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Agribusiness marketing milk opiate BCM7 to Taiwanese

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  • Agribusiness marketing milk opiate BCM7 to Taiwanese

    The question around so-called A1 cows today just came back into my mind today, because of something someone said on the board.

    Perhaps people will recall that it seems all cows were originally A2, but a mutation led to many breeds now being mostly A1:

    Beta casein is a 229 chain of amino acids with a proline at number 67 – at least the proline is there in “old- fashioned” cows. These cows with proline at number 67 are called A2 cows and are the older breeds of cows (e.g. Jerseys, Asian and African cows). Some five thousand years ago, a mutation occurred in this proline amino acid, converting it to histidine. Cows that have this mutated beta casein are called A1 cows, and include breeds like Holstein.

    The side chain that comes off this amino acid is called BCM 7. BCM 7 is a small protein (called a peptide) that is a very powerful opiate and has some undesirable effects on animals and humans. What’s important here is that proline has a strong bond to BCM 7 which helps keep it from getting into the milk, so that essentially no BCM 7 is found in the urine, blood or GI tract of old-fashioned A2 cows. On the other hand, histidine, the mutated protein, only weakly holds on to BCM 7, so it is liberated in the GI tract of animals and humans who drink A1 cow milk, and it is found in significant quantity in the blood and urine of these animals.

    This opiate BCM 7 has been shown in the research outlined in the book to cause neurological impairment in animals and people exposed to it, especially autistic and schizophrenic changes. BCM 7 interferes with the immune response, and injecting BCM 7 in animal models has been shown to provoke Type 1 diabetes.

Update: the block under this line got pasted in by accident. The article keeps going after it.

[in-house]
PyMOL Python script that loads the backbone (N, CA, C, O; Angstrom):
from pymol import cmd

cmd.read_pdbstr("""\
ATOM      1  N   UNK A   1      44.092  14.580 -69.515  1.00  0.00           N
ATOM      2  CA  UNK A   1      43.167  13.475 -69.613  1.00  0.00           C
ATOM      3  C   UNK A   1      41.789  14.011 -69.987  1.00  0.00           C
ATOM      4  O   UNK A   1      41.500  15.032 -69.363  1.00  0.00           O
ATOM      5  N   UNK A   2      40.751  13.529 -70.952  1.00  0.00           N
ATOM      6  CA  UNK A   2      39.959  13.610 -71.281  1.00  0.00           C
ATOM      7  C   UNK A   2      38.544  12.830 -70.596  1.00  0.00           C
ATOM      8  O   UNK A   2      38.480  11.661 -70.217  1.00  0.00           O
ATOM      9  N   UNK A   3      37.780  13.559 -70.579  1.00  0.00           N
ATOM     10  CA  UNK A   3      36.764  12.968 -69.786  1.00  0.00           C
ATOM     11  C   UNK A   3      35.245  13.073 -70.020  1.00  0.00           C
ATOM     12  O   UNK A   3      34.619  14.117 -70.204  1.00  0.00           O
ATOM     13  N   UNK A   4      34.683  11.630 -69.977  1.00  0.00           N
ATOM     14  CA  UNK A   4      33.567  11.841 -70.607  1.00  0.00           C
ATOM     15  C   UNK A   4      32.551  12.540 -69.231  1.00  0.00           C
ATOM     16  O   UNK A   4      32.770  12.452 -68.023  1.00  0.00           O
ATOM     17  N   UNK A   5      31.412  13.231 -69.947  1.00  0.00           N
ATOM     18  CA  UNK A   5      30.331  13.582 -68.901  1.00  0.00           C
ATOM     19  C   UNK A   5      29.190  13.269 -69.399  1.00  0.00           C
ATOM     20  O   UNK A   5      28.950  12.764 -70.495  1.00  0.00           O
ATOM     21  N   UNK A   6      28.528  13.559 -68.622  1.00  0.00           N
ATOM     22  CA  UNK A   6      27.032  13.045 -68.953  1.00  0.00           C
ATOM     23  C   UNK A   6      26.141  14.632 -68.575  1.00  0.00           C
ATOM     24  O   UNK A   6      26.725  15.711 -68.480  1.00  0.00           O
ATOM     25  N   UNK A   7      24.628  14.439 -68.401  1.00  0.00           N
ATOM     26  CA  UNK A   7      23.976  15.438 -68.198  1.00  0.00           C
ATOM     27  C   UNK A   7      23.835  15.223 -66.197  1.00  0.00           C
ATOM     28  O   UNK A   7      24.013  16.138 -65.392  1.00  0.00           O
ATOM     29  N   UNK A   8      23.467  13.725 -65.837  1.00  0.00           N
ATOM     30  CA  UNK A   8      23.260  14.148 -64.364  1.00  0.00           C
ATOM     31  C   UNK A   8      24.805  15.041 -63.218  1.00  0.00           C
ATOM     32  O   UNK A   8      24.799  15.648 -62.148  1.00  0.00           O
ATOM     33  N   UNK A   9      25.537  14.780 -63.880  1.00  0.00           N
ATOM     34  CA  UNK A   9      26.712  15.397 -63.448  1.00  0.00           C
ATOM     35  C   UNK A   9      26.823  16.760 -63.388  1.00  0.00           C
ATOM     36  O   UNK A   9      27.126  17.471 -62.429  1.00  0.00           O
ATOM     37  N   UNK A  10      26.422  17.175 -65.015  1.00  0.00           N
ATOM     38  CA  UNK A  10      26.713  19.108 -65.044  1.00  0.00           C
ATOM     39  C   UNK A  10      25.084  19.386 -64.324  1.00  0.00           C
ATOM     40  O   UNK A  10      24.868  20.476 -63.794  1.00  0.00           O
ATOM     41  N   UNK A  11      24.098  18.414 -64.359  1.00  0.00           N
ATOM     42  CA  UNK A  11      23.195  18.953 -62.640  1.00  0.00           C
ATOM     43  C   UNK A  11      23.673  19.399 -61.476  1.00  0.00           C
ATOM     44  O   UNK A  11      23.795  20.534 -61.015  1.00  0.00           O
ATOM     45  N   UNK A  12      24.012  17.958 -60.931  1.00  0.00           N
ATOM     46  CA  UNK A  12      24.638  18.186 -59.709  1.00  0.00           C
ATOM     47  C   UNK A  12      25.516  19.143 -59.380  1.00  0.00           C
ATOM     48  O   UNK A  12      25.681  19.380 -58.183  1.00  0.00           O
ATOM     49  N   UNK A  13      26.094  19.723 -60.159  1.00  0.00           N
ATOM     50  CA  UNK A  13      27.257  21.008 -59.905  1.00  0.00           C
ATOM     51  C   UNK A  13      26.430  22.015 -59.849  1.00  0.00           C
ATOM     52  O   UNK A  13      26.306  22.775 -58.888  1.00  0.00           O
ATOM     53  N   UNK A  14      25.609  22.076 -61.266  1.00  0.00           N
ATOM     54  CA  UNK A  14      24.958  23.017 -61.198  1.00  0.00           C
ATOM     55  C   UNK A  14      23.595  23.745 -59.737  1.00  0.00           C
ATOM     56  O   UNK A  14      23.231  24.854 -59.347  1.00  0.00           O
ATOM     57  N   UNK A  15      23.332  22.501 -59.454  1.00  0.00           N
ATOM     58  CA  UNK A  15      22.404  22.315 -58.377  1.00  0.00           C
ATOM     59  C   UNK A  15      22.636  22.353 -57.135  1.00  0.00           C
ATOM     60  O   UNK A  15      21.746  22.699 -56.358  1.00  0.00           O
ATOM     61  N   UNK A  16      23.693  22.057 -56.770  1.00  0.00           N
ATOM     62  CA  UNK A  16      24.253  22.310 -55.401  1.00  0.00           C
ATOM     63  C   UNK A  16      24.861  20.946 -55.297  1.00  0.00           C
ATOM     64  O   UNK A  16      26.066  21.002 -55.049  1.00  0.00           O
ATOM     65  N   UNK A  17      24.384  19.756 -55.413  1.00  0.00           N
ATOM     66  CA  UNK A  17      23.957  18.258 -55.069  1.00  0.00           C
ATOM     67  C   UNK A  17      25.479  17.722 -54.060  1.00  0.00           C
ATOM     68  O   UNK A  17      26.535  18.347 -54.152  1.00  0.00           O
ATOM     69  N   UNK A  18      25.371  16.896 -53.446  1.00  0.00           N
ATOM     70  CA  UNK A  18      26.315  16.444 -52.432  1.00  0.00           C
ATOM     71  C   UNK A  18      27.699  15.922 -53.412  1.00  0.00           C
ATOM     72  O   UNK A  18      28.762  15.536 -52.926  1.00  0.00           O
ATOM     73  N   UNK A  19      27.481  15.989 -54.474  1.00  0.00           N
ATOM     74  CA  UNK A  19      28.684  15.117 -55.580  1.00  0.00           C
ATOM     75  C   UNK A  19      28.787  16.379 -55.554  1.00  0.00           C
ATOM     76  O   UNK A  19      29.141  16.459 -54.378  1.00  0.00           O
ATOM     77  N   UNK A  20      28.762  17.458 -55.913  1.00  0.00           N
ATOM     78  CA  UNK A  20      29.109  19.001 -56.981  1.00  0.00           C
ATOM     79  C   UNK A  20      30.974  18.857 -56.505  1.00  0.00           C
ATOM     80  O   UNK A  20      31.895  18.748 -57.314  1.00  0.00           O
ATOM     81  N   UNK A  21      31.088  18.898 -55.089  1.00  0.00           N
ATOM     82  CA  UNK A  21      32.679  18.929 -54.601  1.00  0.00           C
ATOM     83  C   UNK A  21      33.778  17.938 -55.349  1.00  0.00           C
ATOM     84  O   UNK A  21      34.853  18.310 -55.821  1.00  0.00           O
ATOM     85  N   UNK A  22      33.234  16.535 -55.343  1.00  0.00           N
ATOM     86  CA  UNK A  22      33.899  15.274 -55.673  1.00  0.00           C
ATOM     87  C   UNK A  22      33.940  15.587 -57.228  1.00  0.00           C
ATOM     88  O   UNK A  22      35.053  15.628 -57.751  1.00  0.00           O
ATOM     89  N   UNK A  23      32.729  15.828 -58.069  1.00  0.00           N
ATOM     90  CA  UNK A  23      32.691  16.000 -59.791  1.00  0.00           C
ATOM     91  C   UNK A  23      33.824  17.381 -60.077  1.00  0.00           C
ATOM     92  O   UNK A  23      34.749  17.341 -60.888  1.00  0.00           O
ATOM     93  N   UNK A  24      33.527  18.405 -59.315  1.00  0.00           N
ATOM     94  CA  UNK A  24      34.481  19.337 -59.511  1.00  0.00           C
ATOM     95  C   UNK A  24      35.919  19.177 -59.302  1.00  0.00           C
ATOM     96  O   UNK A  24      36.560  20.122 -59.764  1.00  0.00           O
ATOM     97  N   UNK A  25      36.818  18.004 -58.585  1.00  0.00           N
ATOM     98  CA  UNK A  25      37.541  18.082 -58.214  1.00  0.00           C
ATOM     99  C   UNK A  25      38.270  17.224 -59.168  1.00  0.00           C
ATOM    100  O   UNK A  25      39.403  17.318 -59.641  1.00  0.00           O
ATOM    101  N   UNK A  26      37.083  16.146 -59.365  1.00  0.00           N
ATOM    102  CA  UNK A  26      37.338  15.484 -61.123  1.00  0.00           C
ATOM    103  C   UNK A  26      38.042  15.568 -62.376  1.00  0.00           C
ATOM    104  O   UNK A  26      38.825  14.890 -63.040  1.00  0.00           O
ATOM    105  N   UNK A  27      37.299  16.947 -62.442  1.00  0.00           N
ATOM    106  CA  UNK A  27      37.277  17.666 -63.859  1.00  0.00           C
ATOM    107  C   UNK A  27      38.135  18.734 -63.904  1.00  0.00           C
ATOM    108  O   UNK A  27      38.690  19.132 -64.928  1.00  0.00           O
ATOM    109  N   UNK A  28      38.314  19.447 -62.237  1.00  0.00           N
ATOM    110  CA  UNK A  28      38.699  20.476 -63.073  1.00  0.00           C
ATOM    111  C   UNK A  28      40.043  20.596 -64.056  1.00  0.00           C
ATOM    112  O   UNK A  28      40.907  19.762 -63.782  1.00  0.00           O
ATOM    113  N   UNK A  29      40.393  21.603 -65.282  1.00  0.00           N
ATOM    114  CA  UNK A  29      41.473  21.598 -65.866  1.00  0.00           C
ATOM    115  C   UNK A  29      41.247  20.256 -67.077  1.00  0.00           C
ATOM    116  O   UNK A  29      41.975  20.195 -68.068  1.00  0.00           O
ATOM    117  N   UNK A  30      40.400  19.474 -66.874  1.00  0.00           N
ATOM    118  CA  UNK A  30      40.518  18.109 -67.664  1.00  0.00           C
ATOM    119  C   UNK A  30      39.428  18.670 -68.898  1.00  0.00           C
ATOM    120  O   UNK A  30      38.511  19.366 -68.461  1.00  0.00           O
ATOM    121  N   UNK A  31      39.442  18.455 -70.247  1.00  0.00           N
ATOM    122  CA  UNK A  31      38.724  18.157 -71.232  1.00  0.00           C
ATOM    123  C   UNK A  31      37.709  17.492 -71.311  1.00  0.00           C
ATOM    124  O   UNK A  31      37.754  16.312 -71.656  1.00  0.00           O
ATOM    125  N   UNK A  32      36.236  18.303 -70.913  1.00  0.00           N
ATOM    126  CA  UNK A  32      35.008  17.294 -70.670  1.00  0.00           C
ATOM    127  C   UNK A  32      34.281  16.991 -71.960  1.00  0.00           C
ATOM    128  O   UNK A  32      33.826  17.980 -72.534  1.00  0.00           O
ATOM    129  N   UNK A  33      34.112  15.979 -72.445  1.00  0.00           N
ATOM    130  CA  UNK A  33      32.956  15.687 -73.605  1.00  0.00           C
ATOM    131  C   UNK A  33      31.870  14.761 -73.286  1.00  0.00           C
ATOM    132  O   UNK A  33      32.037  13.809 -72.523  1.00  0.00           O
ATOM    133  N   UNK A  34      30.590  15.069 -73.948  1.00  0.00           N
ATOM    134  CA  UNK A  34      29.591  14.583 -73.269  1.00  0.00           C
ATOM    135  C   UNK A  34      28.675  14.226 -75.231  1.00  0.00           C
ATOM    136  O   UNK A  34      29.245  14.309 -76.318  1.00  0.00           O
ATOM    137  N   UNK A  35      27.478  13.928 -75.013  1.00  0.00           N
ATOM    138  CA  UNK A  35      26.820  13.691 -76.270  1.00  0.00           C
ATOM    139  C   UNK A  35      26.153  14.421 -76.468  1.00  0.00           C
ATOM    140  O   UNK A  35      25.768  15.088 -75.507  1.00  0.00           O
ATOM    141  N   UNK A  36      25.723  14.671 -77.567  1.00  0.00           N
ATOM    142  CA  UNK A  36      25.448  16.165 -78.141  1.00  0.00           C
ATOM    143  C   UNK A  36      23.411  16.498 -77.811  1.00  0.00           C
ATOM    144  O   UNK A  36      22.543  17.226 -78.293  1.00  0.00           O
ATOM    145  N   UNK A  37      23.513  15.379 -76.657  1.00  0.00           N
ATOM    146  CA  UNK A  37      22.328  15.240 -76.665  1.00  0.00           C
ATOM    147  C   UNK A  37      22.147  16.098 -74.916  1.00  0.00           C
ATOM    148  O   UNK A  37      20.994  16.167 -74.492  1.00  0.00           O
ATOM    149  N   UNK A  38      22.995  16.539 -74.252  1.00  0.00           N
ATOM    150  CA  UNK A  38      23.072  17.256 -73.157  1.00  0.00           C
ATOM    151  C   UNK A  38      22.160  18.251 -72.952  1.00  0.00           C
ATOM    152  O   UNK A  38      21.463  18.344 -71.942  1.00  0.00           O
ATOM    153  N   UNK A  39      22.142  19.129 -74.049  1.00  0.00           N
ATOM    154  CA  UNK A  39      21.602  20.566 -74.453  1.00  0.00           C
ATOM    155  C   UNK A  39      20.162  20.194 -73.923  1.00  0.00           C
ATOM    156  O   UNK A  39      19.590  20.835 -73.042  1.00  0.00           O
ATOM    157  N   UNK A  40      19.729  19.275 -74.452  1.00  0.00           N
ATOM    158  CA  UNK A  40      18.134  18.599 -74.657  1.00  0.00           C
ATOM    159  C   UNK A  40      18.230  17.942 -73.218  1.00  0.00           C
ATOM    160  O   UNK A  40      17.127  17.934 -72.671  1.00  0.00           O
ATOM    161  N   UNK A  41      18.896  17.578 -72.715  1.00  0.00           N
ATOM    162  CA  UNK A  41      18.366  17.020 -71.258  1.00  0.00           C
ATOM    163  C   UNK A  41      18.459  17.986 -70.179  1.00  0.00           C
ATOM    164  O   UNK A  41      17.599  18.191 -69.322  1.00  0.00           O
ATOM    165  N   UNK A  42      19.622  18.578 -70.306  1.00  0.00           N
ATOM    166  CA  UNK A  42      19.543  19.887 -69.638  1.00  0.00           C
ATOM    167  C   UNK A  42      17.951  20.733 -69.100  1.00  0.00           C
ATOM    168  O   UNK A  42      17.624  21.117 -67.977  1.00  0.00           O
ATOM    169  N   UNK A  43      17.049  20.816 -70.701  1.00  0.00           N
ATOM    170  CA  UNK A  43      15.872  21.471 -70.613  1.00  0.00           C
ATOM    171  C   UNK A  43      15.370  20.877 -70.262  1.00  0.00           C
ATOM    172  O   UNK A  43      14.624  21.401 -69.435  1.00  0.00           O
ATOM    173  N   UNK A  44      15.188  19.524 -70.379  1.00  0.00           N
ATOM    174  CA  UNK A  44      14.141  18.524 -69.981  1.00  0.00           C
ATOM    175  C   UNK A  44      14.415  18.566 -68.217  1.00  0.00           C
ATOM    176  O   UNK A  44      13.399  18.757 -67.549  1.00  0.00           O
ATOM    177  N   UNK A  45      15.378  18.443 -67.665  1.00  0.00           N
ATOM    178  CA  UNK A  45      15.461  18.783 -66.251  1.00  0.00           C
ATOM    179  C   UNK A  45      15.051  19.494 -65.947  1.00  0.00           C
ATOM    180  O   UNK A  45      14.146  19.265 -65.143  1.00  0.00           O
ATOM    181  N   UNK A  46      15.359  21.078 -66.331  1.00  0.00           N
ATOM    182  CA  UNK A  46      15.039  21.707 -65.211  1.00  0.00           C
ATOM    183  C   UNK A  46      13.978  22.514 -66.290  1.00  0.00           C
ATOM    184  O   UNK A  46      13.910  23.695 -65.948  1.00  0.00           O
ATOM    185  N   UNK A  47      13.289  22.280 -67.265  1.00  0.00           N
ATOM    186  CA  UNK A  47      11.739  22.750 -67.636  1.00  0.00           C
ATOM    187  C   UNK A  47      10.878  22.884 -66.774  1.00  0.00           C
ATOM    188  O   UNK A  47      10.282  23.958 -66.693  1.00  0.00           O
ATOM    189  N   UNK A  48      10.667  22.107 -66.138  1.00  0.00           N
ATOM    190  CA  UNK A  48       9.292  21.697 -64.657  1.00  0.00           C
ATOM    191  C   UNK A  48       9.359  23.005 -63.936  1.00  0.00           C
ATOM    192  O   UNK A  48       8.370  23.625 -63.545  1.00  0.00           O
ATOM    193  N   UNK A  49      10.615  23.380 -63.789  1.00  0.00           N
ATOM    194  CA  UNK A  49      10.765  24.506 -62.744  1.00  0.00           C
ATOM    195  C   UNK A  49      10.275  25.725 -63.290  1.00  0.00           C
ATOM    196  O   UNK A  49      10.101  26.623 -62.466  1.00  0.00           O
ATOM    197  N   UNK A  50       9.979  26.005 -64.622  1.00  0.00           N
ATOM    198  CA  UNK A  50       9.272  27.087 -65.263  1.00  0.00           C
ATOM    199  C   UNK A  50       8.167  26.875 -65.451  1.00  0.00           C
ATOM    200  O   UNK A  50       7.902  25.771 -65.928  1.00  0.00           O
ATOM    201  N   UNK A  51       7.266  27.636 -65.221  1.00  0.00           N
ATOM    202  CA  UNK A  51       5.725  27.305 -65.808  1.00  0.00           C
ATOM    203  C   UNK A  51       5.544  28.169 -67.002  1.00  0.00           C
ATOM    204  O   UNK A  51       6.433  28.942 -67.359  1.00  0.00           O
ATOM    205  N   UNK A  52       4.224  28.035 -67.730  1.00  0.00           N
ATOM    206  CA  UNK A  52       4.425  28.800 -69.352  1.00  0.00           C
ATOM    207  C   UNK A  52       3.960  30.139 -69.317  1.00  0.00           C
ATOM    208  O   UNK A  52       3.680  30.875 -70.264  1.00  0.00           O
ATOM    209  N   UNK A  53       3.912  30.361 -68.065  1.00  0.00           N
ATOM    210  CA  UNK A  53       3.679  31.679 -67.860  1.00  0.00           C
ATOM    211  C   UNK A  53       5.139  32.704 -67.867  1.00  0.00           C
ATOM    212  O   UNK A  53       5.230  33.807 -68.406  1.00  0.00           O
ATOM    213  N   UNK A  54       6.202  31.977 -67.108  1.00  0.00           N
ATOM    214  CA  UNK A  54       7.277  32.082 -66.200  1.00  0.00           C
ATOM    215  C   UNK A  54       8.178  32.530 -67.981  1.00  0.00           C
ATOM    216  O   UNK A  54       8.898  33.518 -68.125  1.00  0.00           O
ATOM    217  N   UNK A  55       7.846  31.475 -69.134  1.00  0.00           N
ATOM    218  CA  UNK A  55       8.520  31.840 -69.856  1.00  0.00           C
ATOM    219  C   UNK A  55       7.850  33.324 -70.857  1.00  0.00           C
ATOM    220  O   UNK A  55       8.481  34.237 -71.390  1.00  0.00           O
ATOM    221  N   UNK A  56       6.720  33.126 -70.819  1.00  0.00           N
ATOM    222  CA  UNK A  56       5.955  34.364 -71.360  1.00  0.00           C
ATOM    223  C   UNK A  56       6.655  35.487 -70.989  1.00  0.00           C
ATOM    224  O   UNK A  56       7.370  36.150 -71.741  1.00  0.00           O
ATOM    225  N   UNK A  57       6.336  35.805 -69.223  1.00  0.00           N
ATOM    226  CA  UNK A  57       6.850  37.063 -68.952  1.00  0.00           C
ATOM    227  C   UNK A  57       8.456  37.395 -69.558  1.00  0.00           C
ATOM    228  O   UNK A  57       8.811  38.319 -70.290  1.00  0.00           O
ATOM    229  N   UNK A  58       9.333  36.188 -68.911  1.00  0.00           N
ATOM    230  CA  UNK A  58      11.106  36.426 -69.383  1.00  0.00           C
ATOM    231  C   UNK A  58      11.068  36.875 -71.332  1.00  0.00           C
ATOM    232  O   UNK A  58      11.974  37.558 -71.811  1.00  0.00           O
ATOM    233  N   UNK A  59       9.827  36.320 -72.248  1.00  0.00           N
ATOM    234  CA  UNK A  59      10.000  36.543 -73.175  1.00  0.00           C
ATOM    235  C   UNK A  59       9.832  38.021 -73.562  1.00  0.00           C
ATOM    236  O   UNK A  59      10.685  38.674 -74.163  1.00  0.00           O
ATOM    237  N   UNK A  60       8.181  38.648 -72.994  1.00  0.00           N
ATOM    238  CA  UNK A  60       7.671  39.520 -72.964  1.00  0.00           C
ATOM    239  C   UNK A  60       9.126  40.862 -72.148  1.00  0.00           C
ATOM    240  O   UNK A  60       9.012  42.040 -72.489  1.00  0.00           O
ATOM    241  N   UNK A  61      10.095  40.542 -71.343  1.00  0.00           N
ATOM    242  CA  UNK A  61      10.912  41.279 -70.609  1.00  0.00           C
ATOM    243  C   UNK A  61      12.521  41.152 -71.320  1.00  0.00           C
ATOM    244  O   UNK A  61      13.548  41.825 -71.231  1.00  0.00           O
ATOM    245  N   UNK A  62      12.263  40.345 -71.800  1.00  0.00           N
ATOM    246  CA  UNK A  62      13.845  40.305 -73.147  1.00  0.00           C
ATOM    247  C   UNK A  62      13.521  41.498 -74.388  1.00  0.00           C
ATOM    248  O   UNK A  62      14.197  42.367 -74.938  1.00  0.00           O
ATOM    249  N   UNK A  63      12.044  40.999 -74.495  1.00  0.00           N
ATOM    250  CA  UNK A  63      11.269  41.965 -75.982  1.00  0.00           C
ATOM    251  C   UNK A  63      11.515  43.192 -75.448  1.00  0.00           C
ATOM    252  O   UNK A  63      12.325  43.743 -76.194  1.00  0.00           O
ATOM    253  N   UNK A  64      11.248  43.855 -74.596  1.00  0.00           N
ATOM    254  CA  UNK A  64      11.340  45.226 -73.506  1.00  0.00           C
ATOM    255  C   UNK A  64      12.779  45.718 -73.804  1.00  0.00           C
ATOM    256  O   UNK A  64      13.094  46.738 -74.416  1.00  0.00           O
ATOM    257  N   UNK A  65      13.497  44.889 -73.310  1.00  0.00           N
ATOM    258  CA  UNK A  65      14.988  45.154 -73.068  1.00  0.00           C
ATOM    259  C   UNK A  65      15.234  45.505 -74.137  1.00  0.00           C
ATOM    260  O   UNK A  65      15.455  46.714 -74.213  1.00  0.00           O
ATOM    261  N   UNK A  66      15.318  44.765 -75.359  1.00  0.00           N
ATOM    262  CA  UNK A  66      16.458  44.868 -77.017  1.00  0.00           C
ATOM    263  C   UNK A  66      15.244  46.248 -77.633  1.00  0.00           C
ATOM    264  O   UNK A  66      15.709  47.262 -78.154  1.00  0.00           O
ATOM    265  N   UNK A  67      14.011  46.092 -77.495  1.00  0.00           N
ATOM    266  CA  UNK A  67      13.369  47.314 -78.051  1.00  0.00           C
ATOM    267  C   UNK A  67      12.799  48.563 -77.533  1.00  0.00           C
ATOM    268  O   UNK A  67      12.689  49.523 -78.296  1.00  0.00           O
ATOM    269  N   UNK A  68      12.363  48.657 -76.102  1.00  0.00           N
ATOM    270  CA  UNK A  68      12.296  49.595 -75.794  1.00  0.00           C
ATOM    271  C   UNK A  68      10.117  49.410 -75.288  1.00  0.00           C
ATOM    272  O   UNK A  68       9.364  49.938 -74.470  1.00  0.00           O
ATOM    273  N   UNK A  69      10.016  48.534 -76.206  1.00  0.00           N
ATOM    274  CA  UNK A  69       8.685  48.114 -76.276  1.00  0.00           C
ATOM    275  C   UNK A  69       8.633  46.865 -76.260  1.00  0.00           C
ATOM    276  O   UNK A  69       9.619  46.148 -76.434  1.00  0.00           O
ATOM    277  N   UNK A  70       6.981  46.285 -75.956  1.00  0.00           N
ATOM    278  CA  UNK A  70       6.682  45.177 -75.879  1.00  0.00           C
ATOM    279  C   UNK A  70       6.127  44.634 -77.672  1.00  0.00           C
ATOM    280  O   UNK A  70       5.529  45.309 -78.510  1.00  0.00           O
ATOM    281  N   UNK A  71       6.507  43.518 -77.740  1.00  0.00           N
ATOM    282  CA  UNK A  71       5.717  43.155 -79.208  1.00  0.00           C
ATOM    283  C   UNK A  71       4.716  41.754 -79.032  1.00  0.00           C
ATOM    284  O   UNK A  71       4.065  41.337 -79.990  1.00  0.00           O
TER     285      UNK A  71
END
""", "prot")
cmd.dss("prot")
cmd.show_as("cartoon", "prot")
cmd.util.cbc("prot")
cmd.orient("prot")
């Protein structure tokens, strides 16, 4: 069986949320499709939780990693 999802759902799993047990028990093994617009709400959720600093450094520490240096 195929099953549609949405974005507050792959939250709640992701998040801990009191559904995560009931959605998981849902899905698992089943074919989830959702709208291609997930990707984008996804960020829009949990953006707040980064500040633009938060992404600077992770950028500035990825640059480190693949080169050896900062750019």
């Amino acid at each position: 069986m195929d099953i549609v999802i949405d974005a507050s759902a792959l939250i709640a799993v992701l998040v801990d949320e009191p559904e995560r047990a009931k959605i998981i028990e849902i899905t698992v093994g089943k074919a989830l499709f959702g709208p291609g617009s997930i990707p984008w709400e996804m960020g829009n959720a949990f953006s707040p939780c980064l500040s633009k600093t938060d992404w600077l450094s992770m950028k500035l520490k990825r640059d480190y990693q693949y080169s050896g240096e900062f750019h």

Now guess what - Professor Keith Woodford, who did the research on this, has found that a New Zealand company that "markets health and wellness products internationally" is selling a product called "Sleeptime Milk" to the Taiwanese, promising them it'll give them a good night's sleep. It turns out that "Sleeptime milk" is:

    ... a product that maximizes A1 beta-casein, and then goes further by treating it so as to increase the bio-active effect of BCM7.

    Yup, that should zonk them out all right.

    Professor Woodford comments:

    if the opioid BCM7 is really getting through into the brain and putting people to sleep, what else might it be doing for long term auto-immune conditions?
    Last edited by Lewis; 07-26-2010, 08:16 AM.

  • #2
    Just... jebus. - preparing for life's worst while living for the best